Nicola Sturgeon has dismissed a “flawed” report from a think tank founded by Gordon Brown which suggested Scotland’s coronavirus detection rate was the worst in the UK.
Research by Our Scottish Future – which was set up by the former Labour prime minister – found that only around 32% of cases north of the Border are being picked up by tests.
The group compared daily rates for positive coronavirus tests with Office for National Statistics (ONS) estimates of the total number of people who had the virus.
Over a six-week period ending January 2 the ONS estimated a daily average of around 43,379 people in Scotland had Covid-19, including asymptomatic cases, based on statistical modelling of population samples.
Over the same time period, Scotland’s testing programmes picked up a rolling average of 13,650 cases.
Our Scottish Future claimed this meant 32% of the total cases are being picked up – with the equivalent figure for England being 41% while Wales was at 70% and Northern Ireland at 81%.
But both the First Minister and Scotland’s clinical director hit out at the methology used to reach some a conclusion.
Speaking at her daily media briefing, the SNP leader said: “We would take serious issue with the methodology used to get to the specific conclusions – for example, it mixes up prevalence and incidence, which is not an appropriate thing to.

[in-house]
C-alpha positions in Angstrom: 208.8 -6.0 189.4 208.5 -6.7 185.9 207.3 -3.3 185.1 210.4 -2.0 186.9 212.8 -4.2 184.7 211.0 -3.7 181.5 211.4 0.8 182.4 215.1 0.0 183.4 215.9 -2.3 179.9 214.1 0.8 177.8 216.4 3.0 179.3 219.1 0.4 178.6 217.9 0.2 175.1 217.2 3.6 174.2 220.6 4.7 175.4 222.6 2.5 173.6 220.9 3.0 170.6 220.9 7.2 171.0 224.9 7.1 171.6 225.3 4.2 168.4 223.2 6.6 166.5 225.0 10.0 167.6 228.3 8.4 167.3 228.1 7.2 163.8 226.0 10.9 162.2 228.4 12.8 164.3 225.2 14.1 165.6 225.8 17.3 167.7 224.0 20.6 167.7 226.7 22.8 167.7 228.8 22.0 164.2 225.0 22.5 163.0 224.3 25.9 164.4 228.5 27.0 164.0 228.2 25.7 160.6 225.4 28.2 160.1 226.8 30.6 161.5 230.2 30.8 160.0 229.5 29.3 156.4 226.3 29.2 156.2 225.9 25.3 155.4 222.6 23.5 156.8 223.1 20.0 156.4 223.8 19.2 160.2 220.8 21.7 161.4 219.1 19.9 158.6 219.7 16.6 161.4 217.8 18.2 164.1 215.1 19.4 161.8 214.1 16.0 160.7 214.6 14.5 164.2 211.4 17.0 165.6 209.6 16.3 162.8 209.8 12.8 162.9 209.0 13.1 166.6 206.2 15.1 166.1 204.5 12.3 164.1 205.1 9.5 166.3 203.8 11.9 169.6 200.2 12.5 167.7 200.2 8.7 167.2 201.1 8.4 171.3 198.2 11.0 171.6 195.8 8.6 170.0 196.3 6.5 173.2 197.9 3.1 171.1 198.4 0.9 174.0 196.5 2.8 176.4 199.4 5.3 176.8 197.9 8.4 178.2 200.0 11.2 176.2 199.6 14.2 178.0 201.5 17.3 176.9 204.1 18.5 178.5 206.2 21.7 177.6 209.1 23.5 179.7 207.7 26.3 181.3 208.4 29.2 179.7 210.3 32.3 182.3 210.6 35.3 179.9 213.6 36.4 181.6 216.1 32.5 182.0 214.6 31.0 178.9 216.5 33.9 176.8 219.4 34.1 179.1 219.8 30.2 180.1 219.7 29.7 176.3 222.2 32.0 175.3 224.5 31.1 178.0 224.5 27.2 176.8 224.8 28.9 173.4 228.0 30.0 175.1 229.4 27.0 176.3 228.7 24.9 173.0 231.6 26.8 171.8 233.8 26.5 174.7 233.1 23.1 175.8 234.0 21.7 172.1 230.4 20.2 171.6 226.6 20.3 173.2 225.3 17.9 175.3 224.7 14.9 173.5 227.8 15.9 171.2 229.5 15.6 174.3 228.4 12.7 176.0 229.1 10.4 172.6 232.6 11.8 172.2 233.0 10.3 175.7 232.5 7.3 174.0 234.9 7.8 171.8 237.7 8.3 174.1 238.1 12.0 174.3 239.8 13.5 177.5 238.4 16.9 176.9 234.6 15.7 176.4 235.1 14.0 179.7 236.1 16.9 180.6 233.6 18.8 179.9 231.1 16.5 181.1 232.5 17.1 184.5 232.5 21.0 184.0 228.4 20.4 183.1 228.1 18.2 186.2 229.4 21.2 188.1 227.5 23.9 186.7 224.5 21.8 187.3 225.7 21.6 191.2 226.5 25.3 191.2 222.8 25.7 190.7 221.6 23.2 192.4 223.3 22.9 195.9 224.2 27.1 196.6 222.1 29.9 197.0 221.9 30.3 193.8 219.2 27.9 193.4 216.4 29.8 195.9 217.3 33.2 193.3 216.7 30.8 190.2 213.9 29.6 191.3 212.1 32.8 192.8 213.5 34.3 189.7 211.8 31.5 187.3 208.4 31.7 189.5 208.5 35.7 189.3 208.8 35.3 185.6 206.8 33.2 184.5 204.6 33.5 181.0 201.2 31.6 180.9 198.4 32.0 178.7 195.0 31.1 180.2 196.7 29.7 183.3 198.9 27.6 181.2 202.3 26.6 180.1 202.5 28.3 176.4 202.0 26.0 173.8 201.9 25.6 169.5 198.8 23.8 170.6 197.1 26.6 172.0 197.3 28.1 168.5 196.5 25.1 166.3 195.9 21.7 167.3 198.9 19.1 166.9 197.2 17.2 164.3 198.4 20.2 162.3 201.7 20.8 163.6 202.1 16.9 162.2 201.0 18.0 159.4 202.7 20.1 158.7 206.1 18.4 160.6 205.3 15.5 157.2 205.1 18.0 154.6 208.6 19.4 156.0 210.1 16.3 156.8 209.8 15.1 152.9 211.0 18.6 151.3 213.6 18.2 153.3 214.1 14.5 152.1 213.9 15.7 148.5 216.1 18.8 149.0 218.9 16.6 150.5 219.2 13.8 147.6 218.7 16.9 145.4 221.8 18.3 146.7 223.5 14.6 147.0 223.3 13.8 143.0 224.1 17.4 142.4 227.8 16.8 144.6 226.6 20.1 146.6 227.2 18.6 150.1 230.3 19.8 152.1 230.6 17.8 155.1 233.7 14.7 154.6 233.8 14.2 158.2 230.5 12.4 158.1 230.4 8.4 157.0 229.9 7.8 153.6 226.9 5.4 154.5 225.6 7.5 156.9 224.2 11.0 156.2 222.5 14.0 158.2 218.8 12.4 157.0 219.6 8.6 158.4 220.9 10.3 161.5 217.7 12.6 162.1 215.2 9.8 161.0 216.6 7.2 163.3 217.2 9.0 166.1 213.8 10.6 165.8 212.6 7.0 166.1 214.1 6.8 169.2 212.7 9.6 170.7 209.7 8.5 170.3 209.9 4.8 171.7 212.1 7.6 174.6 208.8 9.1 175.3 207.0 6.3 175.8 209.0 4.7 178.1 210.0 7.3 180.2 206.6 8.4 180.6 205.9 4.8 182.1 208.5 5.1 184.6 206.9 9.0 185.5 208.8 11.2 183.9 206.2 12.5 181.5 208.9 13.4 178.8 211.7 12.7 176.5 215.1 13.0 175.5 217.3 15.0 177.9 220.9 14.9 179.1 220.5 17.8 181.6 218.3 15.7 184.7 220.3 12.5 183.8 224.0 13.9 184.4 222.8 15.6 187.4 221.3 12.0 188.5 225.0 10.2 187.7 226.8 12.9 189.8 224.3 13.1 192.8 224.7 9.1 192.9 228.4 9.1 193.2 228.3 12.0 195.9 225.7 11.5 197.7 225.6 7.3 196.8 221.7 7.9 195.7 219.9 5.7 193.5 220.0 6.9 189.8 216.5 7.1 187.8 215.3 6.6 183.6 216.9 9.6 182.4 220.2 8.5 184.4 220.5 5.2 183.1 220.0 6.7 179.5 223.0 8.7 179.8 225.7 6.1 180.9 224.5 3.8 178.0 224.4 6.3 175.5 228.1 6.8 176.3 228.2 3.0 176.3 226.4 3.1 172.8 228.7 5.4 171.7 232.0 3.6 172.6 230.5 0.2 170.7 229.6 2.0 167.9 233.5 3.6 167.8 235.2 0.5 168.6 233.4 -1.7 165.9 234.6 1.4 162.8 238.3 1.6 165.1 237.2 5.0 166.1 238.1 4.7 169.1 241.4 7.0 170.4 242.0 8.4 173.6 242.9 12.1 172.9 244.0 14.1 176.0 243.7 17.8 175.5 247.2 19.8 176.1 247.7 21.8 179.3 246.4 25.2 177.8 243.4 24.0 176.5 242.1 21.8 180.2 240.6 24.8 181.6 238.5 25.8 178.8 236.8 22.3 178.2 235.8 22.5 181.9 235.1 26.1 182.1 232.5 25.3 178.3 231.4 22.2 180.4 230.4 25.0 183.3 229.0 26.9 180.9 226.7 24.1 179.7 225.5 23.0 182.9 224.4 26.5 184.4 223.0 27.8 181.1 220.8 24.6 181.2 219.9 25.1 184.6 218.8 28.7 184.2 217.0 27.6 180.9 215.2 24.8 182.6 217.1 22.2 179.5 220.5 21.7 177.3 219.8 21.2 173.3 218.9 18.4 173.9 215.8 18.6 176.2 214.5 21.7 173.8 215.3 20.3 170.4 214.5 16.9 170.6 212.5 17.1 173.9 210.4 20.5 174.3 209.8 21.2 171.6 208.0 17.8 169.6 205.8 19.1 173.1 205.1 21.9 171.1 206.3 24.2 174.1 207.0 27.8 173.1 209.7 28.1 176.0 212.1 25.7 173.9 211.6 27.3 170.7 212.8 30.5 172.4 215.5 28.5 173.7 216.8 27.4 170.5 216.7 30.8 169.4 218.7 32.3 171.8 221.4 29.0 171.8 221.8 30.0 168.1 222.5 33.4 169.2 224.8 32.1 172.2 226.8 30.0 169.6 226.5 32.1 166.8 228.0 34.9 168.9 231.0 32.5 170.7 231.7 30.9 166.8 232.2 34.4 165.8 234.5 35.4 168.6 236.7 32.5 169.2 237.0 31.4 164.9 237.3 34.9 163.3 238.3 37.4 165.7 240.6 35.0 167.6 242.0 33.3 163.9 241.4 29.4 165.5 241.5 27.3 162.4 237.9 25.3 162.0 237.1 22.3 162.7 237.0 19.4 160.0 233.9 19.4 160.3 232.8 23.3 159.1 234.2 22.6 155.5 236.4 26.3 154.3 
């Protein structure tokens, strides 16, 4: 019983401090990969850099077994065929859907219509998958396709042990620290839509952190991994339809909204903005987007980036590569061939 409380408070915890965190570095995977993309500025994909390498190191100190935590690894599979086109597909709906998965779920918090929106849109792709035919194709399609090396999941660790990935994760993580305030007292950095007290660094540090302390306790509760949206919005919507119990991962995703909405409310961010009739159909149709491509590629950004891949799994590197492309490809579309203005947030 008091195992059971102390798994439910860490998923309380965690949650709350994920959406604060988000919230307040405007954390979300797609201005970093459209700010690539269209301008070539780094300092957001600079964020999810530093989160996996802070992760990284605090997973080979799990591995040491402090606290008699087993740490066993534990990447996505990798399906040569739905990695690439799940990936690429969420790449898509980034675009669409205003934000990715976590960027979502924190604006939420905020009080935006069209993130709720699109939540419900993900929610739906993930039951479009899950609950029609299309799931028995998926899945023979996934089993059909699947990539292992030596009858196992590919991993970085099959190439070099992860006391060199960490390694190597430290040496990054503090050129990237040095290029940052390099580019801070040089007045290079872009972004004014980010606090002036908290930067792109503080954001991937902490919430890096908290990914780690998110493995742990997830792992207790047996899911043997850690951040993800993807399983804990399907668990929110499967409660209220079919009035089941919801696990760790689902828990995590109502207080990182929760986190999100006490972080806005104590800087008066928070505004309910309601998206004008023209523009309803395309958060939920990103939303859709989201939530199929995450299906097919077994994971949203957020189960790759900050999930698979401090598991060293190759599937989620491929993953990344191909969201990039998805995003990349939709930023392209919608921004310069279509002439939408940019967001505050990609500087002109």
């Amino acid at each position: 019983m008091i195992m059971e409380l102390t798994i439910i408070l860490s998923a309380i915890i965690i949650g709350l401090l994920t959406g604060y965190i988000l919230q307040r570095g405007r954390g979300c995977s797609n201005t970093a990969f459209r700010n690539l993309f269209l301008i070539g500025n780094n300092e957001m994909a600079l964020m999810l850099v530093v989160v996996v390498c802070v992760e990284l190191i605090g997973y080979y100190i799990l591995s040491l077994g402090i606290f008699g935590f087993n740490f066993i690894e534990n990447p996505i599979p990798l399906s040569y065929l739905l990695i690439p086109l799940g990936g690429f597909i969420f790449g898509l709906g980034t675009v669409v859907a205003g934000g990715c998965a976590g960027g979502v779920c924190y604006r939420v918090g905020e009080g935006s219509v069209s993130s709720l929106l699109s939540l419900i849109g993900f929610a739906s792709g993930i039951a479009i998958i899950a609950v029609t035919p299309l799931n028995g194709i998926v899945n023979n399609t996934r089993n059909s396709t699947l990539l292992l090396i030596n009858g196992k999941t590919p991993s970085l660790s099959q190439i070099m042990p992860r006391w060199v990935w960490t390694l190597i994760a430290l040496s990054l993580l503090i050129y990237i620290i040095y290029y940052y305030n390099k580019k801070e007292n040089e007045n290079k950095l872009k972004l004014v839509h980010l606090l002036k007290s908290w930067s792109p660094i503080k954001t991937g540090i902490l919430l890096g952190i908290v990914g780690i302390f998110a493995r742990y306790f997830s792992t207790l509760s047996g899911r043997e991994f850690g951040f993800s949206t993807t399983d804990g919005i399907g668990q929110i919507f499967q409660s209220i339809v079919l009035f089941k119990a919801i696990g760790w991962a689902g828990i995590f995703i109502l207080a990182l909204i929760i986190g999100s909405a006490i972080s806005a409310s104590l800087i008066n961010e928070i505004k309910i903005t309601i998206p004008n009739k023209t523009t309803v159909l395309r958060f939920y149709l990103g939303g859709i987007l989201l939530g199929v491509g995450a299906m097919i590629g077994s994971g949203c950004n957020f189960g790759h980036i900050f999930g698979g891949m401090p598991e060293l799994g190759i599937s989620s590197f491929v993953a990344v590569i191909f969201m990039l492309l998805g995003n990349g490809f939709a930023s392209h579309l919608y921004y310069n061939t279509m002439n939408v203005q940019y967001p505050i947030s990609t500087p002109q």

“We have significant issues with the methodology, which means we would question the conclusions with Scotland’s performance here compared to others.
“More generally, not every person with covid in the country features in our confirmed cases. Because not everybody gets tested. So there is always an assumption the true level of infection is higher than the numbers we are reporting here.”
Clinical director Jason Leitch said: “They have confused two statistical elements which I think is unfair.
“They have confused prevalence – which is how much disease you have in your country, which is a modelled number, you can’t ever know – with incidence, which comes from positive tests.
“They’ve then subtracted one from the other and come up with a percentage, as if that is how much we find. I don’t think it’s statistically correct.”